Yesterday I headed out to do a little get-out-the-vote pavement pounding, visiting a number of residences and urging people to go to the polls.

One of my stops was the God's Love homeless shelter in downtown Helena, where I told residents what they need to do to register and vote. People with no permanent home have a more difficult time voting than those with regular addresses, but it's still possible.

If they miss the regular voter registration deadline, they can still register to vote and cast a ballot at their county clerk's office. In Lewis and Clark County, that's at the City/County Building -- a short walk from God's Love.

Montana residents are lucky. It's easier to register to vote here than in many states and people can do so through election day.

That wouldn't have been the case if legislators had gotten their way. They passed a bill during the 2011 session that would have ended same-day voter registration. Thankfully, Gov. Brian Schweitzer vetoed it.

Voters in other states don't have it as good. Voter repression efforts, like Voter ID, overly stringent registration requirements and provisional ballot rules that invalidate votes are increasing in frequency and impact as some politicians seek an edge by denying their opponents' supporters the right to vote.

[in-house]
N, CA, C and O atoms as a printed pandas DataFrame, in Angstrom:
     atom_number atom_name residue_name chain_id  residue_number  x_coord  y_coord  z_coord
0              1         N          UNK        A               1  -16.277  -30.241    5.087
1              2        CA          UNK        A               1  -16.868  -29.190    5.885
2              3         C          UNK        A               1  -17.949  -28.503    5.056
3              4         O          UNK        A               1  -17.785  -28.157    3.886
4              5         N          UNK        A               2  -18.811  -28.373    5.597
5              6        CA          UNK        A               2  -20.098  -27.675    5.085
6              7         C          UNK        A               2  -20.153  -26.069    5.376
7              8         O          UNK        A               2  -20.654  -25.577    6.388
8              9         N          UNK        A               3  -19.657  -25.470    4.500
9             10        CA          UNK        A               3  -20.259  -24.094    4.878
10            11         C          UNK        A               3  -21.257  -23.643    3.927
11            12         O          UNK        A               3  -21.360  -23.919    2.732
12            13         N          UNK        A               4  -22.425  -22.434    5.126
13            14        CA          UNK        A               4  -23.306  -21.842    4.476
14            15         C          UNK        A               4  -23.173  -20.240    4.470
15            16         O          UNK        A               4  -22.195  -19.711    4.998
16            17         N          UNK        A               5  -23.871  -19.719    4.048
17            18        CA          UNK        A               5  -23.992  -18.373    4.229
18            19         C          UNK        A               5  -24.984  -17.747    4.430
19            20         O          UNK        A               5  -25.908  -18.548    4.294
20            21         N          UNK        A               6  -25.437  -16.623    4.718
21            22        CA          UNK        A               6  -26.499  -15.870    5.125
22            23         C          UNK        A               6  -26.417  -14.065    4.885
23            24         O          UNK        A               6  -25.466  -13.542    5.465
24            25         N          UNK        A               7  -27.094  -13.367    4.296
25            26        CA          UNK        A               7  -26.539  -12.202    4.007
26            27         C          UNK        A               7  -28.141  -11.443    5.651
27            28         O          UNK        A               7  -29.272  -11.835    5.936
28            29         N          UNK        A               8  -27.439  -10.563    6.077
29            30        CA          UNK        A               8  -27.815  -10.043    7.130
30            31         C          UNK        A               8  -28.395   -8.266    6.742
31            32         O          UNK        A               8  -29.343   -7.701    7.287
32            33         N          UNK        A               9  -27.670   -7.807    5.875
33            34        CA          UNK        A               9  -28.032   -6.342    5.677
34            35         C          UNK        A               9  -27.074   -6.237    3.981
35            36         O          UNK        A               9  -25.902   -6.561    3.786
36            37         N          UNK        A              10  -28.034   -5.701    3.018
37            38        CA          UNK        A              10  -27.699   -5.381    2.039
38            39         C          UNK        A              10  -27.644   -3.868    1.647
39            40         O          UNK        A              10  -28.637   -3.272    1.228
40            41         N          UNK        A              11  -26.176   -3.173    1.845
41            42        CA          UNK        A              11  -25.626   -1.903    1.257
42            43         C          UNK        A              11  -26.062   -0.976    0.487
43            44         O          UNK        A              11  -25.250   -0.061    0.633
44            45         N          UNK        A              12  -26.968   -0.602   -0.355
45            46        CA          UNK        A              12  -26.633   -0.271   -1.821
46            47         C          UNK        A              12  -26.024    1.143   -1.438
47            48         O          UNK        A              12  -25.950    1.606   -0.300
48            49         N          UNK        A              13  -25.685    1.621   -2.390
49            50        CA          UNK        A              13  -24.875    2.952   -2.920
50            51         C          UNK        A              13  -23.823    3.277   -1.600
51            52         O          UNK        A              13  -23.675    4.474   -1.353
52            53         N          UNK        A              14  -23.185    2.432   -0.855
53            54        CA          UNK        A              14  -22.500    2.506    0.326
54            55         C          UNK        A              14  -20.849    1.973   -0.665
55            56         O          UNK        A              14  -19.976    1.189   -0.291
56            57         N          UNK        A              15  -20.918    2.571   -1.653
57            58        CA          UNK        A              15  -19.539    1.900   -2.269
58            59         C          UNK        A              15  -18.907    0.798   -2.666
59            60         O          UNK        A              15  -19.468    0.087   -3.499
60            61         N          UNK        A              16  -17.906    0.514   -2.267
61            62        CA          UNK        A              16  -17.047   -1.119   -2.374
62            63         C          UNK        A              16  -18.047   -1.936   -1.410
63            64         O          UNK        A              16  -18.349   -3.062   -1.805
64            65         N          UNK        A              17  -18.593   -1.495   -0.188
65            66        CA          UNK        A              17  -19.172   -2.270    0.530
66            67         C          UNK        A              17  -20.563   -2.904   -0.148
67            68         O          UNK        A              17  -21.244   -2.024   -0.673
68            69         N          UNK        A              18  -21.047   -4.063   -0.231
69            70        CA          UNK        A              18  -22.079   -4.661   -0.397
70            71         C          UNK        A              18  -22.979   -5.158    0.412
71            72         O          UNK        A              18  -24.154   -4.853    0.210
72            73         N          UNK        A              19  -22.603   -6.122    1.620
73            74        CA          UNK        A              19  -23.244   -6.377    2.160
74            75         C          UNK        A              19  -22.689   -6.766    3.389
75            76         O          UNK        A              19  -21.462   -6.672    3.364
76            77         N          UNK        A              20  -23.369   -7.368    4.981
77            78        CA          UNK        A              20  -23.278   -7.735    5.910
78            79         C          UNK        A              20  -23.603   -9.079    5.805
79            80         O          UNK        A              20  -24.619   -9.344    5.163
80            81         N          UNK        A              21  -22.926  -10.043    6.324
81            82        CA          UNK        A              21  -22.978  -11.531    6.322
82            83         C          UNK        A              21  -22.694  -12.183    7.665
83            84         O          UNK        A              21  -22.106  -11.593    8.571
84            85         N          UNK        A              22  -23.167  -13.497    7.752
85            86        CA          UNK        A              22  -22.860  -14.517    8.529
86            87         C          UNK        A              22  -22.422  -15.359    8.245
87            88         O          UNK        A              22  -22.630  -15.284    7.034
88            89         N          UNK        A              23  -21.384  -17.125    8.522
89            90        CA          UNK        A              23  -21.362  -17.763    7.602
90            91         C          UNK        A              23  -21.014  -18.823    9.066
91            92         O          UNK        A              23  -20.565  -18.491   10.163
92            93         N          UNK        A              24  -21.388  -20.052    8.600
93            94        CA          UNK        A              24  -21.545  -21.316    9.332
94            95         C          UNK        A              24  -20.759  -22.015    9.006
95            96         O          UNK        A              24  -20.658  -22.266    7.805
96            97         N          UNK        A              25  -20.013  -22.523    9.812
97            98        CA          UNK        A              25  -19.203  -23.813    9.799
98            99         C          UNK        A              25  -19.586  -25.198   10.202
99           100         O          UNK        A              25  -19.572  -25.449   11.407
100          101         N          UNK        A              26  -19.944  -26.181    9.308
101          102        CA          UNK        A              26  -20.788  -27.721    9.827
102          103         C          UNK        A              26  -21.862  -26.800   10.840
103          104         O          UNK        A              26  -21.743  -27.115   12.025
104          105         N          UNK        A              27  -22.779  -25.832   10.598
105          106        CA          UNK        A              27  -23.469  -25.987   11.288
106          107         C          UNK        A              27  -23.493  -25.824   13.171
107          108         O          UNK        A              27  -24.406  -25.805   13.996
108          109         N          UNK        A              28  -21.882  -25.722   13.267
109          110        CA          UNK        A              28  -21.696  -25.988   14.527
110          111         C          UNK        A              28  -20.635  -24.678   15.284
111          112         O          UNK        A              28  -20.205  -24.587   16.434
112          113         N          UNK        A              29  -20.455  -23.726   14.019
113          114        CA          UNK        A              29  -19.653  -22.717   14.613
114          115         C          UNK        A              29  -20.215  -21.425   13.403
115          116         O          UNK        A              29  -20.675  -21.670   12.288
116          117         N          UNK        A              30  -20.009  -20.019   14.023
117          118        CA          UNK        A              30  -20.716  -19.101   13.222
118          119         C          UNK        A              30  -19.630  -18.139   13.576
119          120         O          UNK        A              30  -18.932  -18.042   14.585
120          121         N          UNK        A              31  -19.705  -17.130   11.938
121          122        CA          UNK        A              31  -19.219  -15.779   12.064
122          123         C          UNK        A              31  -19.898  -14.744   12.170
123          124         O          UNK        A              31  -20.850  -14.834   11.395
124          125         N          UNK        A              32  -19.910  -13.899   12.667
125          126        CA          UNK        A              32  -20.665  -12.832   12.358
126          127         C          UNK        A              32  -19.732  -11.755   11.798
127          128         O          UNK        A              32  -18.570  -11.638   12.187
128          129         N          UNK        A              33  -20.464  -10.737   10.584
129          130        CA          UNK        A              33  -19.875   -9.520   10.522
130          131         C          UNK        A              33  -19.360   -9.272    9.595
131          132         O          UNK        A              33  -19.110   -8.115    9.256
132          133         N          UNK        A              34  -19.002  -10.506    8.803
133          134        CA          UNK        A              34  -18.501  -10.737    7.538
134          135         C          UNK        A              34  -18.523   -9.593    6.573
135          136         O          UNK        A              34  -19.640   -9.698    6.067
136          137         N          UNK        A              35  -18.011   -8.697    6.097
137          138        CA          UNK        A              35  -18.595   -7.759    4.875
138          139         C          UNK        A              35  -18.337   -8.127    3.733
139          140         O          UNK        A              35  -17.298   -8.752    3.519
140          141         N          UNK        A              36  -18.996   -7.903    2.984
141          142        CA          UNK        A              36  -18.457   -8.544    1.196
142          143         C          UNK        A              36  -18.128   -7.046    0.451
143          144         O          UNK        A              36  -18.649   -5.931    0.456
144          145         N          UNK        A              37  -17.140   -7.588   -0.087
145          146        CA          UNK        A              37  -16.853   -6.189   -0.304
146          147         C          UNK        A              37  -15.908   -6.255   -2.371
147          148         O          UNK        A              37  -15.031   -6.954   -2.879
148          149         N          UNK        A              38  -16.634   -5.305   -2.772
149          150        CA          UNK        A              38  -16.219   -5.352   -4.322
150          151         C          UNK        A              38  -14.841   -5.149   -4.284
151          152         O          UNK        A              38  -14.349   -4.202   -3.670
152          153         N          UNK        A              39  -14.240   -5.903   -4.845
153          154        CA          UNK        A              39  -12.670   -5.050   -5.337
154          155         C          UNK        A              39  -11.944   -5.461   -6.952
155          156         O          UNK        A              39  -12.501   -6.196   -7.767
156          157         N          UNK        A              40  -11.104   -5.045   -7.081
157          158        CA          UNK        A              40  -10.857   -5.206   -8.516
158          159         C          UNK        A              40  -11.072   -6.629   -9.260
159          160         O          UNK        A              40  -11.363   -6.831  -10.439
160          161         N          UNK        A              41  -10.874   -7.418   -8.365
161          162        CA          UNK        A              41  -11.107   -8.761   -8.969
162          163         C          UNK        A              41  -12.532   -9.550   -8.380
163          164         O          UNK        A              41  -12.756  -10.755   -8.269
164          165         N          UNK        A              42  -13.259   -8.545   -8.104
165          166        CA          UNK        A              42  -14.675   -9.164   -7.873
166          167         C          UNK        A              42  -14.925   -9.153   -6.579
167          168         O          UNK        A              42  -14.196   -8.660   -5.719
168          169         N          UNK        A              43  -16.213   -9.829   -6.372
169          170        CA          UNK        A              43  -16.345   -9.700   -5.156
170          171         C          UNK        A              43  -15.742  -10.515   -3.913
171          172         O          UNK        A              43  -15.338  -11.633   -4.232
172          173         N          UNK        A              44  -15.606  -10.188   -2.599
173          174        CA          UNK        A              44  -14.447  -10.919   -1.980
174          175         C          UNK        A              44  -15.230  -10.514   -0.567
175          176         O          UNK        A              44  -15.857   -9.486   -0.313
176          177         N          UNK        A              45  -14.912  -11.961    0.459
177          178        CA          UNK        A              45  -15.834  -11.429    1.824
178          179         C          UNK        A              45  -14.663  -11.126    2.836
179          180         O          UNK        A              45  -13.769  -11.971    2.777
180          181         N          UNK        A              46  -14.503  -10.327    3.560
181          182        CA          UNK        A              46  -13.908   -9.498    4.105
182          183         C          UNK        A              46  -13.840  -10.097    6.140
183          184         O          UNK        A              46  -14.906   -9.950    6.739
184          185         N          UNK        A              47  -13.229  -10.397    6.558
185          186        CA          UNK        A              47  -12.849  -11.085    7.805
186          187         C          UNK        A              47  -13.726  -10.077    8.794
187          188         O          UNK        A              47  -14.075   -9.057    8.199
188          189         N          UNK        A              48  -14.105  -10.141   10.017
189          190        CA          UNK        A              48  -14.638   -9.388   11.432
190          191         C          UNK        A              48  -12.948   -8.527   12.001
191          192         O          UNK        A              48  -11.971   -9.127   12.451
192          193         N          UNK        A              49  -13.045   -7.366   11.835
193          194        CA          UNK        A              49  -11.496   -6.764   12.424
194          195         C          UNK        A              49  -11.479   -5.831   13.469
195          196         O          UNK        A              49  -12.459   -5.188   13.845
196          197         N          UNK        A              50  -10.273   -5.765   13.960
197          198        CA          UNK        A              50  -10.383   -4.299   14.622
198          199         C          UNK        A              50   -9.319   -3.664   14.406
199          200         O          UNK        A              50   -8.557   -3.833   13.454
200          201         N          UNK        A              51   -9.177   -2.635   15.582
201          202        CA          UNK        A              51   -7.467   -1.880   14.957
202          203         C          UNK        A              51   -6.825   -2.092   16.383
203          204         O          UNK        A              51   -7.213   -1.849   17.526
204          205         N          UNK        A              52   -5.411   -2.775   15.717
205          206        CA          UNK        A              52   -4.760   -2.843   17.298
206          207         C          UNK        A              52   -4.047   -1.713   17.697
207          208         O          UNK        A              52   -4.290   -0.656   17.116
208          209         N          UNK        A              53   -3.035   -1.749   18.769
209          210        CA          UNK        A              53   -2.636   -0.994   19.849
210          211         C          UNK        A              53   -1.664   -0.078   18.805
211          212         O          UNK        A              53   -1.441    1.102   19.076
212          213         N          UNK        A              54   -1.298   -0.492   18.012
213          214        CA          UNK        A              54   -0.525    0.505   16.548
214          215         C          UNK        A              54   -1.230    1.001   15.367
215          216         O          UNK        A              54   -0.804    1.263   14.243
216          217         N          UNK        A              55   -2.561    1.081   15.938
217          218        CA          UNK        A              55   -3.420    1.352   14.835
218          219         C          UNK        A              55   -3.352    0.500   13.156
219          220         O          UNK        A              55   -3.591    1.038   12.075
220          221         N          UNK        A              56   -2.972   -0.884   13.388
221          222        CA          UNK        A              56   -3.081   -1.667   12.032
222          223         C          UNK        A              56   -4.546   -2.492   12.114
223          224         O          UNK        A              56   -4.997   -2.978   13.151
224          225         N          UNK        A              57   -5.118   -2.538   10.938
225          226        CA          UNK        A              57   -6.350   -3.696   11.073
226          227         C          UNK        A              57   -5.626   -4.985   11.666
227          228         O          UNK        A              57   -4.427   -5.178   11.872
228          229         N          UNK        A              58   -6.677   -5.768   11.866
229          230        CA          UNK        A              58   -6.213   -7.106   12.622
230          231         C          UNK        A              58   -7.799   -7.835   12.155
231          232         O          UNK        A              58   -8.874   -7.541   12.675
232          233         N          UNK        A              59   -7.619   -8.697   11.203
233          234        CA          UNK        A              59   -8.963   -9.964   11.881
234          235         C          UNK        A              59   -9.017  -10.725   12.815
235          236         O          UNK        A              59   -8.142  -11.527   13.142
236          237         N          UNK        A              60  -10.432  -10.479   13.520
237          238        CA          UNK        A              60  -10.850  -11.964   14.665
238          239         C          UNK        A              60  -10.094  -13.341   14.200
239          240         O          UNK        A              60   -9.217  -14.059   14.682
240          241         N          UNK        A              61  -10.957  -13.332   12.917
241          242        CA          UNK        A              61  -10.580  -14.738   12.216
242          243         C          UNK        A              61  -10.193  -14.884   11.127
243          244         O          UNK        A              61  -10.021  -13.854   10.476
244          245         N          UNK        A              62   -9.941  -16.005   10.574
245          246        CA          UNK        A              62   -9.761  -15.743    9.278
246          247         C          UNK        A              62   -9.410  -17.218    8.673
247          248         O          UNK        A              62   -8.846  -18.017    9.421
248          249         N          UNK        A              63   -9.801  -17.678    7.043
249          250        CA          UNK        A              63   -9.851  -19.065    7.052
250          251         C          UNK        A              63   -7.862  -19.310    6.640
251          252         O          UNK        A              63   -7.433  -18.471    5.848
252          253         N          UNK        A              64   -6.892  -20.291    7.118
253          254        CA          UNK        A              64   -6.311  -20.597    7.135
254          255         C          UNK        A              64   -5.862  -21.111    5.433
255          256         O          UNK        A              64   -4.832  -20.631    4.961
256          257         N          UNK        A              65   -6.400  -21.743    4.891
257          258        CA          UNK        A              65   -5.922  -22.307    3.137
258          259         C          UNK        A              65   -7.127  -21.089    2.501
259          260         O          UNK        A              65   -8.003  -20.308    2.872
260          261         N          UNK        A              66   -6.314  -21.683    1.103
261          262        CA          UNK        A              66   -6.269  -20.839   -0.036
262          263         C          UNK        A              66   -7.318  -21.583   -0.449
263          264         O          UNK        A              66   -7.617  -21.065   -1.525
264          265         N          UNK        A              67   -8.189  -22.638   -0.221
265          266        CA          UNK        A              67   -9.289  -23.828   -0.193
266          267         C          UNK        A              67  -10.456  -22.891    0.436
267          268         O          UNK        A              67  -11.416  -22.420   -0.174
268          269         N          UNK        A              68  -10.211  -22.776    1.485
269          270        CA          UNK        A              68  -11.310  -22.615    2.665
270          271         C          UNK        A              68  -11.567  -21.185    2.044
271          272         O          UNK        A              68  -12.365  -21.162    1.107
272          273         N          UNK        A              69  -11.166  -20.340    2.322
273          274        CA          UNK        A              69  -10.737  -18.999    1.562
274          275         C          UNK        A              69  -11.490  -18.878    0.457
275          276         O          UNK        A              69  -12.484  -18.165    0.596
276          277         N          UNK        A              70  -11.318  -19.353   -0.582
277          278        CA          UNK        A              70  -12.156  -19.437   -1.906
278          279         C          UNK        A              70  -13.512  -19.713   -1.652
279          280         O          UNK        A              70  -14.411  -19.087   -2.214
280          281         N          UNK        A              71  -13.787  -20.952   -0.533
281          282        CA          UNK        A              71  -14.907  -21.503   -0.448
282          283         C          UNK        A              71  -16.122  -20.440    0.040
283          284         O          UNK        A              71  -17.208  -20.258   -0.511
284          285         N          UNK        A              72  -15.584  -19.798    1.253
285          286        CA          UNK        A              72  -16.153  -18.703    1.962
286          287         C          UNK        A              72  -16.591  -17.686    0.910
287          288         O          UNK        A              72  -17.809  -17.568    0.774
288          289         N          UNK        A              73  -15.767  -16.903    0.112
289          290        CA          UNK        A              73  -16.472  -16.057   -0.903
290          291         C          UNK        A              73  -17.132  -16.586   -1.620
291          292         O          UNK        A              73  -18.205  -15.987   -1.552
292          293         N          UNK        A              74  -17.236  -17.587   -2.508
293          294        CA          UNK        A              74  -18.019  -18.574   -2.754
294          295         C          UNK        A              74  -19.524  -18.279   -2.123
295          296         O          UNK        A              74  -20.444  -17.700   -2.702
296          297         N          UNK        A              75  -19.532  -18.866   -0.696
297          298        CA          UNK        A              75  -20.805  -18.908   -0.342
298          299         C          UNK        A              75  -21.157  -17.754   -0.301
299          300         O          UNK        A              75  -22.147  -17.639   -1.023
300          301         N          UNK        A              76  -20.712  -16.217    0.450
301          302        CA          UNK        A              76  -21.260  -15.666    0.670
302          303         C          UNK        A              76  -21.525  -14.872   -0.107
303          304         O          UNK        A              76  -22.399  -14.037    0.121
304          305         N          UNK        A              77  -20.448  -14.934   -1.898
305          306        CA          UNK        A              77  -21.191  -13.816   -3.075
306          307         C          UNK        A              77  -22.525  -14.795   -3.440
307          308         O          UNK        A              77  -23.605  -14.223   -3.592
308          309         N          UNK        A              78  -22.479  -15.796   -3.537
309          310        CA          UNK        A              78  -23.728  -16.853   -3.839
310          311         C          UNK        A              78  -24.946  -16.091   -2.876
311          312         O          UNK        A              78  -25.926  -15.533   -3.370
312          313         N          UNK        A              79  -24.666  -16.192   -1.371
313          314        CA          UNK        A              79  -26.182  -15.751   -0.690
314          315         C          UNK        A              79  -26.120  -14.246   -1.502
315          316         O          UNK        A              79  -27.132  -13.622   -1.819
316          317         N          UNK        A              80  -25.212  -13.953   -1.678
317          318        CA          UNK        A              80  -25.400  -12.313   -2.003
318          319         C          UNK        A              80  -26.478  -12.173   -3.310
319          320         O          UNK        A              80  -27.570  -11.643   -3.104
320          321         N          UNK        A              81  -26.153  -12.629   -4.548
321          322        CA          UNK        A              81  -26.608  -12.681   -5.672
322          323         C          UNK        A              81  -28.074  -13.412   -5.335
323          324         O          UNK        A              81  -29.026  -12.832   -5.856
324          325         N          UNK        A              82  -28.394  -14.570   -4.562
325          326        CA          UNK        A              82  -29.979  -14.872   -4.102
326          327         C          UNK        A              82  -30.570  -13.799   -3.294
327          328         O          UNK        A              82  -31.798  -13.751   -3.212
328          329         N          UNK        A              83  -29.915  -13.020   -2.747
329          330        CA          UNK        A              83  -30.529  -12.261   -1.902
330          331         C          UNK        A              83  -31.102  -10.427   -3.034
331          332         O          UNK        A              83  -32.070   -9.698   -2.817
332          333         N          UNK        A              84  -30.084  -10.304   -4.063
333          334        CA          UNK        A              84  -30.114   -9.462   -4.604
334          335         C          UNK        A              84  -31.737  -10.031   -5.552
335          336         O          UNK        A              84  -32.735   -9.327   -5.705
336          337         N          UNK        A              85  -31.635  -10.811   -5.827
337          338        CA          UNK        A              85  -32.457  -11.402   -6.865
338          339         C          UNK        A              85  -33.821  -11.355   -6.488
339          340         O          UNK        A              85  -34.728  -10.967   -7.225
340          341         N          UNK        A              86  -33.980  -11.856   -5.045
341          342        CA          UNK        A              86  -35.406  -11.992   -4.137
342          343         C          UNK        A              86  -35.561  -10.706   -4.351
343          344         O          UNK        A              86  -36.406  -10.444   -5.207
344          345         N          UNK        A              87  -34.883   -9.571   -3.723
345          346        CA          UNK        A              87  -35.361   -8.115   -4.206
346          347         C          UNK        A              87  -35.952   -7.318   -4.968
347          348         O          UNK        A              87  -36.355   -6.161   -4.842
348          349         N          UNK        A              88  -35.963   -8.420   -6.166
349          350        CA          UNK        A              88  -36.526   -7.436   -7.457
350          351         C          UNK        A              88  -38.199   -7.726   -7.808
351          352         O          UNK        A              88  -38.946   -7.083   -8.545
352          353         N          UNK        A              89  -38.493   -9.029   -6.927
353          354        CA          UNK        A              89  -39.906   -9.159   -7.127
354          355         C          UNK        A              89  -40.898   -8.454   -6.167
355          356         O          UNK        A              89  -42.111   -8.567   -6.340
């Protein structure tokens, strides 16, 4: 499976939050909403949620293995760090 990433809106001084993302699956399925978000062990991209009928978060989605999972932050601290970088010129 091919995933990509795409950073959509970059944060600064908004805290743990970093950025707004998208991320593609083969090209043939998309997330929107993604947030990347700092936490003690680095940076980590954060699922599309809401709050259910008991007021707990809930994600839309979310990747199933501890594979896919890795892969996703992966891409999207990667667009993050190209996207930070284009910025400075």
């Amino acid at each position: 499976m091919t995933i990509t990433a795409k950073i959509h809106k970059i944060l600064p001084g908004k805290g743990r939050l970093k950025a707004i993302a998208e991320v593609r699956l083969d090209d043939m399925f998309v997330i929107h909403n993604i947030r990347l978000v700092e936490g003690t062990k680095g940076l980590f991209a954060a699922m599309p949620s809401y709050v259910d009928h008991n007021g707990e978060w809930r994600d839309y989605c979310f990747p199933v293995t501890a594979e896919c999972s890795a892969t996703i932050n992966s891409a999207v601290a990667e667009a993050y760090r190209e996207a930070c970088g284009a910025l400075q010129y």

The ACLU is committed to making sure everyone is able to exercise his or her right to vote. Rich or poor, man or woman, racial majority or minority, you have the right to vote.

There's still room for improvement in Montana. We support a lawsuit filed last month by tribal members on the Northern Cheyenne, Crow and Forth Belknap reservations to have late voter registration sites set up on those reservations. Right now many of the tribal members on those reservations have to travel more than 100 miles to reach the county clerk's office. That's a voting barrier that violates the federal Voting Rights Act.